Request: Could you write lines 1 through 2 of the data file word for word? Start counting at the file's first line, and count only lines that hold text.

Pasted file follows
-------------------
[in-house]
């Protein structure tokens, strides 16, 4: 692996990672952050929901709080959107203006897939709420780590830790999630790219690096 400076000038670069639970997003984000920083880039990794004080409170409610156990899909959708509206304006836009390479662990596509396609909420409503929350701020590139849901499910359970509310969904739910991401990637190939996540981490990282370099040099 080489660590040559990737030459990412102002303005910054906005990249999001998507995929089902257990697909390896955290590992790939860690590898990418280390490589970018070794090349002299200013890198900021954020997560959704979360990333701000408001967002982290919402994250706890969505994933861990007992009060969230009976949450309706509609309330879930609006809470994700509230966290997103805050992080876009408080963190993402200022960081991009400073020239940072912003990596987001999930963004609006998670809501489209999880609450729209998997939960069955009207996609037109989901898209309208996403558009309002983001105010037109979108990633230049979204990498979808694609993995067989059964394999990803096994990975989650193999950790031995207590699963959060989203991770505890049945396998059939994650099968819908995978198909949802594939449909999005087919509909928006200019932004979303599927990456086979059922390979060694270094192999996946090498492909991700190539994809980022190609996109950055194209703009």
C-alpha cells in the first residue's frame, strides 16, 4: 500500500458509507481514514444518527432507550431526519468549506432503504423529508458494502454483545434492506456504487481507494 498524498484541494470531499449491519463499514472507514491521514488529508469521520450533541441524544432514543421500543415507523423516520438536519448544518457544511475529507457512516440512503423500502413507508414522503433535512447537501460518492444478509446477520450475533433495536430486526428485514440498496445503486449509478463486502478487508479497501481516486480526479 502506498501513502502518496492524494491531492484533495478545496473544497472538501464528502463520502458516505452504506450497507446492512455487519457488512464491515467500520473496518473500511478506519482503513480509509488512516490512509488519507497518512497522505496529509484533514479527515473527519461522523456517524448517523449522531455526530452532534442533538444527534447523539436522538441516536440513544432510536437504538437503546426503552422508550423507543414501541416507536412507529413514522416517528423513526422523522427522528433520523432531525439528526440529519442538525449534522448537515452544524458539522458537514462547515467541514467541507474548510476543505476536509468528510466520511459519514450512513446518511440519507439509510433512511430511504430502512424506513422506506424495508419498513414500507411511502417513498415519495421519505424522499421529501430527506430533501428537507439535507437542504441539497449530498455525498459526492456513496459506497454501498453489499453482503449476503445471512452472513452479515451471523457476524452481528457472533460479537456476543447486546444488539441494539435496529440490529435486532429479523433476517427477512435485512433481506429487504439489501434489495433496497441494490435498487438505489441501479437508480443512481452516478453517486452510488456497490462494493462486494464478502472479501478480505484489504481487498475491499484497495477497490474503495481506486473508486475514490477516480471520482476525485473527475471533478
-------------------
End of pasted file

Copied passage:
[in-house]
């Protein structure tokens, strides 16, 4: 692996990672952050929901709080959107203006897939709420780590830790999630790219690096 400076000038670069639970997003984000920083880039990794004080409170409610156990899909959708509206304006836009390479662990596509396609909420409503929350701020590139849901499910359970509310969904739910991401990637190939996540981490990282370099040099 080489660590040559990737030459990412102002303005910054906005990249999001998507995929089902257990697909390896955290590992790939860690590898990418280390490589970018070794090349002299200013890198900021954020997560959704979360990333701000408001967002982290919402994250706890969505994933861990007992009060969230009976949450309706509609309330879930609006809470994700509230966290997103805050992080876009408080963190993402200022960081991009400073020239940072912003990596987001999930963004609006998670809501489209999880609450729209998997939960069955009207996609037109989901898209309208996403558009309002983001105010037109979108990633230049979204990498979808694609993995067989059964394999990803096994990975989650193999950790031995207590699963959060989203991770505890049945396998059939994650099968819908995978198909949802594939449909999005087919509909928006200019932004979303599927990456086979059922390979060694270094192999996946090498492909991700190539994809980022190609996109950055194209703009």